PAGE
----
17 Jun 2024
 | 17 Jun 2024
Status: this preprint is currently under review for the journal NHESS.

How can seismo-volcanic catalogues be improved or created using robust neural networks through weakly supervised approaches?

Manuel Titos, Carmen Benítez, Milad Kowsari, and Jesús M. Ibáñez

Abstract. Real-time monitoring of volcano-seismic signals is complex. Typically, automatic systems are built by learning from large seismic catalogues, where each instance has a label indicating its source mechanism. However, building complete catalogues is difficult owing to the high cost of data-labelling. Current machine learning techniques have achieved great success in constructing predictive monitoring tools; however, catalogue-based learning can introduce bias into the system. Here, we show that while monitoring systems recognize almost 90 % of events annotated in seismic catalogues, other information describing volcanic behavior is not considered. We found that weakly supervised learning approaches have the remarkable capability of simultaneously identifying unannotated seismic traces in the catalogue and correcting mis-annotated seismic traces. When a system trained with a master dataset and catalogue is used as a pseudo-labeller within the framework of weakly supervised learning, information related to volcanic dynamics can be revealed and updated. Our results offer the potential for developing more sophisticated semi-supervised models to increase the reliability of monitoring tools. For example, the use of more sophisticated pseudo-labelling techniques involving data from several catalogues could be tested. Ultimately, there is potential to develop universal monitoring tools able to consider unforeseen temporal changes in monitored signals at any volcano.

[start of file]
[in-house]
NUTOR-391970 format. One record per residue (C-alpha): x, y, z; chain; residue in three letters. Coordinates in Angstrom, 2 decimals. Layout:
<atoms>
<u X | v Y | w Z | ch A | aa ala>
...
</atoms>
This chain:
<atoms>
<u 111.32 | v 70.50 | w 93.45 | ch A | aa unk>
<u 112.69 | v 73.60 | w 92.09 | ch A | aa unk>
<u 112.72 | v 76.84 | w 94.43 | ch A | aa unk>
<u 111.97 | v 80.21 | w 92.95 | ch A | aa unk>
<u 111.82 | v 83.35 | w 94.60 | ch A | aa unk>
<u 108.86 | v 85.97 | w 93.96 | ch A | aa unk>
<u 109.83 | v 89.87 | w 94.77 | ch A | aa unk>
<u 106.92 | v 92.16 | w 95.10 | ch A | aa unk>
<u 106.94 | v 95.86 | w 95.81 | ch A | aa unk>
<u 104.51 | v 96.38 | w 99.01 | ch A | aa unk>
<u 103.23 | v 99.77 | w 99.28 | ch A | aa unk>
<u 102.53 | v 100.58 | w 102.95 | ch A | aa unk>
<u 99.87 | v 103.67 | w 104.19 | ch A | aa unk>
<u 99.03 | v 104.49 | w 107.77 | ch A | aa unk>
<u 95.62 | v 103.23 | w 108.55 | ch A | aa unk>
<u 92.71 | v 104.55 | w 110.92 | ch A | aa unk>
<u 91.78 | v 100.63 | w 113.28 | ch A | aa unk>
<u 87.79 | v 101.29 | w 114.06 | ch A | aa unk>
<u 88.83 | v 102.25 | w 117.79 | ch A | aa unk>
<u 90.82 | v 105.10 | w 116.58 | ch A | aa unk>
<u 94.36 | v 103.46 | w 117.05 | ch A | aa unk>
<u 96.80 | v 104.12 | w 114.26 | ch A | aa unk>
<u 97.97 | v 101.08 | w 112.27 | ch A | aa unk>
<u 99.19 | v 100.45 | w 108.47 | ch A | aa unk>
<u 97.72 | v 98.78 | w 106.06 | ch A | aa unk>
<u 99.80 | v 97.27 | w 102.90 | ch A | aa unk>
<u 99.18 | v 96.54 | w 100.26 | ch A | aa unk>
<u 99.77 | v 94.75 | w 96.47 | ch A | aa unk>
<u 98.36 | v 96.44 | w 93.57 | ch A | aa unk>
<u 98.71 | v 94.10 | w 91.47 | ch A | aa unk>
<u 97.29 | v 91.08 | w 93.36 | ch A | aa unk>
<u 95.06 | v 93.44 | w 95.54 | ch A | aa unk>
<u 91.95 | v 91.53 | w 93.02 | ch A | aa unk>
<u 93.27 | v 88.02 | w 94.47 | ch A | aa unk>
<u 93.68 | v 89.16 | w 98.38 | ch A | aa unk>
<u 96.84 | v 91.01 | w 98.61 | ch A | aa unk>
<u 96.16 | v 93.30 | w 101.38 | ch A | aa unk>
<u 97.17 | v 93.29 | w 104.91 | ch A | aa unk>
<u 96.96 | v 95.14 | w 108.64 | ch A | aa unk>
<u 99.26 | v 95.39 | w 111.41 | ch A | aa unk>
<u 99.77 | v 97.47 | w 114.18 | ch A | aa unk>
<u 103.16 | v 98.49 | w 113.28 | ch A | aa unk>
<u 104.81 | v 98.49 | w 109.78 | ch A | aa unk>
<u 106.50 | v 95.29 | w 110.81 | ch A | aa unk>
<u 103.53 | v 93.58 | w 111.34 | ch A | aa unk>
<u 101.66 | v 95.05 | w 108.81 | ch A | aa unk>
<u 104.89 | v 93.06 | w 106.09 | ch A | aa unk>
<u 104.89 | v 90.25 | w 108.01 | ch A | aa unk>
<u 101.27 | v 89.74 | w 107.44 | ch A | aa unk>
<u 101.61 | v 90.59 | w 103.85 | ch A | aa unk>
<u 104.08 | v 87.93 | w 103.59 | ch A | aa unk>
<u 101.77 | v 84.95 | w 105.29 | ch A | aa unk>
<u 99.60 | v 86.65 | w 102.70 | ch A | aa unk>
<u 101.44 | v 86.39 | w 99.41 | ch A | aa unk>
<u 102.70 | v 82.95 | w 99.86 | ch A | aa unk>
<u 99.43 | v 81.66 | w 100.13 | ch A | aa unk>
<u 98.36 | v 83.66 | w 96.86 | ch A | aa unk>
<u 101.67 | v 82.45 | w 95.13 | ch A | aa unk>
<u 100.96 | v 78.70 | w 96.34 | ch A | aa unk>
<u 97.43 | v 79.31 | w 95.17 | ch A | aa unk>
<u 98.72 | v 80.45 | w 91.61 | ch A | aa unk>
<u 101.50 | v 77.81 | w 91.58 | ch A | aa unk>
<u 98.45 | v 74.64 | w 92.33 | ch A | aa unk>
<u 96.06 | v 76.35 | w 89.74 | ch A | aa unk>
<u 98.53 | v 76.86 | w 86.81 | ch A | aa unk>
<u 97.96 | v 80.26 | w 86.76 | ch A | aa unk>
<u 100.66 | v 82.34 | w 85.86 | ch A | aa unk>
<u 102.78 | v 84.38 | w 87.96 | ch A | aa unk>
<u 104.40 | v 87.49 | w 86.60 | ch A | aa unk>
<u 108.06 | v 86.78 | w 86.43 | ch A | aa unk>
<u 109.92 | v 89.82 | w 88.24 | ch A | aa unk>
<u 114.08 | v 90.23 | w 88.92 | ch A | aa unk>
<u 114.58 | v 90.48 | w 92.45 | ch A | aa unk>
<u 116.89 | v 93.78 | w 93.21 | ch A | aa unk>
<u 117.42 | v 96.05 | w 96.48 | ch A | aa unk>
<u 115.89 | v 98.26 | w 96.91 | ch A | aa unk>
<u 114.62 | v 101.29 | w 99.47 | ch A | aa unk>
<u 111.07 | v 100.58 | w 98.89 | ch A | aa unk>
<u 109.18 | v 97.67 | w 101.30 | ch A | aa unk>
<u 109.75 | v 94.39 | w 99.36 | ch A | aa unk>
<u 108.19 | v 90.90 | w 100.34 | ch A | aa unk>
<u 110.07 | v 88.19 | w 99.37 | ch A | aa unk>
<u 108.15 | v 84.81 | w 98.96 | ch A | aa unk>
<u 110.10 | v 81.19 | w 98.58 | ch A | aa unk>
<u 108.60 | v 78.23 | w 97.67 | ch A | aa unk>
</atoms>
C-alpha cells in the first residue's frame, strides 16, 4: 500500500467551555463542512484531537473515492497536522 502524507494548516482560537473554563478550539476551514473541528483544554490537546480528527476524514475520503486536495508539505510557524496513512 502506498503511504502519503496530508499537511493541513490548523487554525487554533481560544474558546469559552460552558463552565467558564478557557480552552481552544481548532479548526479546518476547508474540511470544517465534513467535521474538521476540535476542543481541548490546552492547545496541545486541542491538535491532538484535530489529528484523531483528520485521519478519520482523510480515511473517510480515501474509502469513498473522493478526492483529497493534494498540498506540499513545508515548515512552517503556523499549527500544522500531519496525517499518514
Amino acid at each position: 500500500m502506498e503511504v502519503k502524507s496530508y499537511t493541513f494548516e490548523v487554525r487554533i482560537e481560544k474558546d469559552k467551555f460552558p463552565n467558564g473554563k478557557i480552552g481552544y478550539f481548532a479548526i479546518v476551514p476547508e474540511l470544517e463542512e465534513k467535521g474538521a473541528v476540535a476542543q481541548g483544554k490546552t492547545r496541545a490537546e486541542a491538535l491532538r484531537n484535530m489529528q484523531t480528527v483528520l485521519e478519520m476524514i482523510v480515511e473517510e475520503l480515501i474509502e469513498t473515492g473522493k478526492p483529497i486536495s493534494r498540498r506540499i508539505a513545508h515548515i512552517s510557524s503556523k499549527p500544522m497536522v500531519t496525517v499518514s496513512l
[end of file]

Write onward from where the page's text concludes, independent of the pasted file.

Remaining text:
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Manuel Titos, Carmen Benítez, Milad Kowsari, and Jesús M. Ibáñez

Status: open (until 19 Aug 2024)

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Manuel Titos, Carmen Benítez, Milad Kowsari, and Jesús M. Ibáñez
Manuel Titos, Carmen Benítez, Milad Kowsari, and Jesús M. Ibáñez


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Short summary
Developing seismo-volcanic monitoring tools is crucial for Volcanic Observatories. Our study reviews current methods using Transfer Learning techniques and finds that while these systems identify nearly 90 % of seismic events, they miss other important volcanic data due to the catalogue-learning bias. We propose a weakly supervised technique to reduce bias and uncover new volcanic information. This method can improve existing databases and create new ones efficiently using machine learning.